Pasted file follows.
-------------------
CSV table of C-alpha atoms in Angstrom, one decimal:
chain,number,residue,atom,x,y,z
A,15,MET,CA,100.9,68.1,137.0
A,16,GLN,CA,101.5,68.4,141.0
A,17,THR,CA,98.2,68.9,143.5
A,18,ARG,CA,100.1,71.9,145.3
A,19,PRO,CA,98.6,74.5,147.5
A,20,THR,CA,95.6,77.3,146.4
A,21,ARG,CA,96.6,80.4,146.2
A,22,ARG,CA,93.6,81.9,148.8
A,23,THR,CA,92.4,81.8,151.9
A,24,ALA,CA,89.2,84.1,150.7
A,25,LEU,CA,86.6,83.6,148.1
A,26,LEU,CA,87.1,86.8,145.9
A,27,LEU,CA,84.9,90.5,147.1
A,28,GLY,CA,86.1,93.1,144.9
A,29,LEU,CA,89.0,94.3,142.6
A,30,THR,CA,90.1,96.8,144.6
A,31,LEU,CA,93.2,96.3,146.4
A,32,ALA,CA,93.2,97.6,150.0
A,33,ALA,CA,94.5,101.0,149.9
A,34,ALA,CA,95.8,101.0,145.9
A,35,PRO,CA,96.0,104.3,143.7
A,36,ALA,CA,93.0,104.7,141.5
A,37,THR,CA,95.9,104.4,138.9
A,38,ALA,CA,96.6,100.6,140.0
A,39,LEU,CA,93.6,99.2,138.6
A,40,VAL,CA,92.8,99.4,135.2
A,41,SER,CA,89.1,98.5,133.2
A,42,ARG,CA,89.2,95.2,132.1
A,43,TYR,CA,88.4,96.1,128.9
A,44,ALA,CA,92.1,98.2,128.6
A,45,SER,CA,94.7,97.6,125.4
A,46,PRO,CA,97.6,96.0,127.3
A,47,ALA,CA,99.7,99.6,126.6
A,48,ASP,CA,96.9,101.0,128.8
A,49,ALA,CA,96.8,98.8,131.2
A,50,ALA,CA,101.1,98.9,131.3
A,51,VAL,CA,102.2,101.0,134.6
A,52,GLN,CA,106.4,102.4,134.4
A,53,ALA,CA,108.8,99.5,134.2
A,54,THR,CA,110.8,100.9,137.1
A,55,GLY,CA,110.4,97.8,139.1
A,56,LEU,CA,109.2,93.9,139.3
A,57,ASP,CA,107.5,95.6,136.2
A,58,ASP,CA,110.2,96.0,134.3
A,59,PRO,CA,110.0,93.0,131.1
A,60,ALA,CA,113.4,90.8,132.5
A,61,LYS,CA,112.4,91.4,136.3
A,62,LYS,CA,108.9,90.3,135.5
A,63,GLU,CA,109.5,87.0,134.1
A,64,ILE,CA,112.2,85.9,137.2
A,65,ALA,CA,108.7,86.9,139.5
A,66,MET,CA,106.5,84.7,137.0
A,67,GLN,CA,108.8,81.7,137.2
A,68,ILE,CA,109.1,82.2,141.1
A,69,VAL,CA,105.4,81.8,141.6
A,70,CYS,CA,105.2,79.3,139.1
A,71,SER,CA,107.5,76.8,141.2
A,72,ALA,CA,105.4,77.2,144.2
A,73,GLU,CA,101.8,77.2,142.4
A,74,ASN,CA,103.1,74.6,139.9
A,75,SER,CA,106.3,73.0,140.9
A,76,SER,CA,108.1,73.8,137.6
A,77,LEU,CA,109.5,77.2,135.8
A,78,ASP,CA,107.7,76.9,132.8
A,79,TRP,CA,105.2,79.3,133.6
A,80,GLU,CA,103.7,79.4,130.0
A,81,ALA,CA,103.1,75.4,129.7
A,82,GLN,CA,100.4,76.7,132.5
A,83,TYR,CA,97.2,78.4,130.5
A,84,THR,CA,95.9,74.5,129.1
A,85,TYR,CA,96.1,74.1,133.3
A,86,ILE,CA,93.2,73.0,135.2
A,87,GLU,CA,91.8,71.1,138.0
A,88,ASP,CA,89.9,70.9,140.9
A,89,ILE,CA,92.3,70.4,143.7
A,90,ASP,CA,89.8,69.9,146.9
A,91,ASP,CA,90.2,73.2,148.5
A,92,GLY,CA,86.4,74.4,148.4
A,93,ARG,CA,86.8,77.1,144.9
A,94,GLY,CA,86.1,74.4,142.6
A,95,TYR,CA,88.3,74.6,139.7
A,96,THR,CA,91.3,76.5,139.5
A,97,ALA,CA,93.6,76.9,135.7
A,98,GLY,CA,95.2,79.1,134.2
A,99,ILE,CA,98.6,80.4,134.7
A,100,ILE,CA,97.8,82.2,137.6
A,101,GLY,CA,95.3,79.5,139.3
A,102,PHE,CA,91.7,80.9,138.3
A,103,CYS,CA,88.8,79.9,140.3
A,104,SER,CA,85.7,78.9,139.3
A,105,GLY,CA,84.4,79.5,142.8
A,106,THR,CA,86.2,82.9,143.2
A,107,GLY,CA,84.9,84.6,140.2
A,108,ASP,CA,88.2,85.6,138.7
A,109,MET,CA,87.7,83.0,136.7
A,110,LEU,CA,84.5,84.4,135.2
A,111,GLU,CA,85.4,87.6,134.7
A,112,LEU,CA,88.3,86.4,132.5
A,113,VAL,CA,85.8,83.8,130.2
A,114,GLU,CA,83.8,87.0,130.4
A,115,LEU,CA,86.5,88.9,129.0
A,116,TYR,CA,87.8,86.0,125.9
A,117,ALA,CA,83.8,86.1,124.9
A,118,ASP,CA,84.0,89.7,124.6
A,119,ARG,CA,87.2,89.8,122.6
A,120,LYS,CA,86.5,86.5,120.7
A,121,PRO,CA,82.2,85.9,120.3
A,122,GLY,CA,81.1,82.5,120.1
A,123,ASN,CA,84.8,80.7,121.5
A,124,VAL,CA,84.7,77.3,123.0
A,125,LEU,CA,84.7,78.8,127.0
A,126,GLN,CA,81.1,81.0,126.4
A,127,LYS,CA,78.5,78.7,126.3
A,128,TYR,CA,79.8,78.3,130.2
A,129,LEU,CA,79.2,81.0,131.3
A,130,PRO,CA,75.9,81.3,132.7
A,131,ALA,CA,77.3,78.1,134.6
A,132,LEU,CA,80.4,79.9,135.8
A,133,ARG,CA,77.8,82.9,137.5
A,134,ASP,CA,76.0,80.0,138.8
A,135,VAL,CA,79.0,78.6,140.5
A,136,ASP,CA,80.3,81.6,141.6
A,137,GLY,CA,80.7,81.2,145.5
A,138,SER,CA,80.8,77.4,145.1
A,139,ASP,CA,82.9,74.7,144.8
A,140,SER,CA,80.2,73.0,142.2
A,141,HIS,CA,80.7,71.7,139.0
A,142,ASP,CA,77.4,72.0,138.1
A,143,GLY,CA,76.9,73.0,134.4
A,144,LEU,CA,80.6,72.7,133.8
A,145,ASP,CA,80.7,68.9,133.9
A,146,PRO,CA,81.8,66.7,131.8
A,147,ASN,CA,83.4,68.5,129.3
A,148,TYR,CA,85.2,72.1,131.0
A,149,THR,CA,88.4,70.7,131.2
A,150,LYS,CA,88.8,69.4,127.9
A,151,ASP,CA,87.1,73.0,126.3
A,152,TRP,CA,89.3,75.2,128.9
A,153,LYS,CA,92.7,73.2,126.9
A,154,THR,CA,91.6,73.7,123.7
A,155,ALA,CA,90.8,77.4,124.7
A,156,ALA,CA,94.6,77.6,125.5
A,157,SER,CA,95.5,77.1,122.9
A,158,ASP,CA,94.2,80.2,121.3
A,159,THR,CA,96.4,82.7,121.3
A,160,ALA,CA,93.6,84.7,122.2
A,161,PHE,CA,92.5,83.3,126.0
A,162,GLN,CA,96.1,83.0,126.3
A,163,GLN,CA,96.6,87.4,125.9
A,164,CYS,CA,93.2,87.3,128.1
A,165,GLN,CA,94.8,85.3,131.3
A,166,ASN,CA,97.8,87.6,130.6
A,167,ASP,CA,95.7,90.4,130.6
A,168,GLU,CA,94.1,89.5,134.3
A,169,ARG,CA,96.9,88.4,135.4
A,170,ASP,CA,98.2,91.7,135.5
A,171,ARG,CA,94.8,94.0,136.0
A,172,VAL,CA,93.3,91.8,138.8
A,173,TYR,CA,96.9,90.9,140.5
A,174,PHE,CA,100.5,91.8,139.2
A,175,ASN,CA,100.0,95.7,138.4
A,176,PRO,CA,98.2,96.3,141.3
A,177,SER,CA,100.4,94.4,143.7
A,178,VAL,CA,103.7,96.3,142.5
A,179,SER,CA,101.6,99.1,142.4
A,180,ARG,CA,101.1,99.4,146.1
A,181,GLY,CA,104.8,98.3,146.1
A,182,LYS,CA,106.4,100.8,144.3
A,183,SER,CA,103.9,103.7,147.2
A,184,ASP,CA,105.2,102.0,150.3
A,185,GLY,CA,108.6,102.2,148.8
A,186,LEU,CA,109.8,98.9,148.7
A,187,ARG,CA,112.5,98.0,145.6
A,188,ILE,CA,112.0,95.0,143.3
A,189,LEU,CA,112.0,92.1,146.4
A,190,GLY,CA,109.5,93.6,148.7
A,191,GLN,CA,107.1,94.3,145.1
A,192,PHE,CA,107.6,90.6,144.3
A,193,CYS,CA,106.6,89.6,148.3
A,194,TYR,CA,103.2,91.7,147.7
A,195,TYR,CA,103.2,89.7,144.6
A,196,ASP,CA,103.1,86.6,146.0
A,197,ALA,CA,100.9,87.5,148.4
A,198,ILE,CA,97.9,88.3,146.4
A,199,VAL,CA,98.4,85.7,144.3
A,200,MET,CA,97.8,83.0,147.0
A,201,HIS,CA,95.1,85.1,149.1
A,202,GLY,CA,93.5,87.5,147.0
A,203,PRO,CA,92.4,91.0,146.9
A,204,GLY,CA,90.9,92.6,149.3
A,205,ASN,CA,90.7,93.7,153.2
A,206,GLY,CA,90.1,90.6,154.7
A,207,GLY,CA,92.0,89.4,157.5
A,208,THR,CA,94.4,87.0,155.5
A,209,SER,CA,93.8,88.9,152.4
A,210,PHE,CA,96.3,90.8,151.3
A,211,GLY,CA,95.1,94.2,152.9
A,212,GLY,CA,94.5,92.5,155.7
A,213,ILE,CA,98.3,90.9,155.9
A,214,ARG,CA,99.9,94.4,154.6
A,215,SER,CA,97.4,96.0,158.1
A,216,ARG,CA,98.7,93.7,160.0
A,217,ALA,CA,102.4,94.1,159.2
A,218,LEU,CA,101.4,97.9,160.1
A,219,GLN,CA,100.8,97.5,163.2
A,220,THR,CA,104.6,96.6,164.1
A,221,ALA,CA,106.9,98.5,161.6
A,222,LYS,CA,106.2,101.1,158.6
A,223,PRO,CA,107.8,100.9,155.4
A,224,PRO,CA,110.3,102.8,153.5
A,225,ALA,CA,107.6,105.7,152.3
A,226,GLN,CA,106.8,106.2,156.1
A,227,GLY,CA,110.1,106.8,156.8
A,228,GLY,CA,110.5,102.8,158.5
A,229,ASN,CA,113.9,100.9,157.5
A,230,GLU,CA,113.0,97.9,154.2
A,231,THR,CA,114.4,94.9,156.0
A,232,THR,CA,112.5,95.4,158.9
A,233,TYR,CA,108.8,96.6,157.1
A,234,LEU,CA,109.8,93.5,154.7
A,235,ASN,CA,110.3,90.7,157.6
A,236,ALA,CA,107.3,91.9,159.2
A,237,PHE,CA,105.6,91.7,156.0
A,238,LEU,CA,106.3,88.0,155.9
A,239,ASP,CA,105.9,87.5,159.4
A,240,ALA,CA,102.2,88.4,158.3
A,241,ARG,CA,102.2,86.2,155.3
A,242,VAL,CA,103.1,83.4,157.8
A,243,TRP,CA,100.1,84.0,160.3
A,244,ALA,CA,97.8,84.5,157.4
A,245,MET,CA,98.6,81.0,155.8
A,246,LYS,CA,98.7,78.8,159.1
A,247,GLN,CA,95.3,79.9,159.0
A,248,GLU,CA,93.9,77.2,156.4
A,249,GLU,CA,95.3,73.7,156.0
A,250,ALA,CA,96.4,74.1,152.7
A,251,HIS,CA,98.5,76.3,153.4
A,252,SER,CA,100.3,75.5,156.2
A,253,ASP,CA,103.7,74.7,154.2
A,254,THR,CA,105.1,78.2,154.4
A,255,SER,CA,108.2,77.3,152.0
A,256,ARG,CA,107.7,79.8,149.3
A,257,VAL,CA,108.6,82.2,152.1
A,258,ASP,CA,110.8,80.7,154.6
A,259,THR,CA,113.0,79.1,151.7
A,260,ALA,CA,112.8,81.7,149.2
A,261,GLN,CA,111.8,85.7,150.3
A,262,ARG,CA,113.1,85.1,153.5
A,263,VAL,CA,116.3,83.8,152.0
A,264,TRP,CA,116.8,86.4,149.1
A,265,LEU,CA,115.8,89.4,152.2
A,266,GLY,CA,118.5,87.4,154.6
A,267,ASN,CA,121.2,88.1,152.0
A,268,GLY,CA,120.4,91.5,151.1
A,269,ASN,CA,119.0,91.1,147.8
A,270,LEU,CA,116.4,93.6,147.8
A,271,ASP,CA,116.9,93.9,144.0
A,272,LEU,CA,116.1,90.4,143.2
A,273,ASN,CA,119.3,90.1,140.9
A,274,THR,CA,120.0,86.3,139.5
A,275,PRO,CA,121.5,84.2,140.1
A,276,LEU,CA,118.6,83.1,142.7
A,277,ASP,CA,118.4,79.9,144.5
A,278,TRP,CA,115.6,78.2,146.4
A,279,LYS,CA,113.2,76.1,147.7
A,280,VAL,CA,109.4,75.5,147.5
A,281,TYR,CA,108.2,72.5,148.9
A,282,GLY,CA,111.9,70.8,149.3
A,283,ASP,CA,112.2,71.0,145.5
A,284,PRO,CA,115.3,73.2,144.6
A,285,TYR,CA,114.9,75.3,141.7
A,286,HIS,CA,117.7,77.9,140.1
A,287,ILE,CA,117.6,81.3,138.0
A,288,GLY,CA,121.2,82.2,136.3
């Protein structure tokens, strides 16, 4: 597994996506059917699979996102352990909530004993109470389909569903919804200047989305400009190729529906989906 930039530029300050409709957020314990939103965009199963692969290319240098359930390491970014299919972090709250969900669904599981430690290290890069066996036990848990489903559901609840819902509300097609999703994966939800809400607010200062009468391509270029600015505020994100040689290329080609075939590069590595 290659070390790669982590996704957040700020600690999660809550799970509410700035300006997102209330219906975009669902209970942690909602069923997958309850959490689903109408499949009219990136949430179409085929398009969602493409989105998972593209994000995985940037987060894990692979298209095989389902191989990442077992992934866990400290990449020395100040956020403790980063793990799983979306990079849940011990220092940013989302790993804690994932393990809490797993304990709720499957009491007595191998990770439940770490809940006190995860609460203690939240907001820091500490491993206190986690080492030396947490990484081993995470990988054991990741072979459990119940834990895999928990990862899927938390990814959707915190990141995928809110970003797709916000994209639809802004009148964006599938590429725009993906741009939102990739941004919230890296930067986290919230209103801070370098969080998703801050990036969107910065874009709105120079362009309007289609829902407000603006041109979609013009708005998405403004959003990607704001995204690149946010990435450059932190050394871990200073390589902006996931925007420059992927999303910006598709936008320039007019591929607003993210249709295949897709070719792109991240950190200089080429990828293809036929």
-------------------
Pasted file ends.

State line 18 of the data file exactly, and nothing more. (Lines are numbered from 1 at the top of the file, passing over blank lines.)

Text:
A,30,THR,CA,90.1,96.8,144.6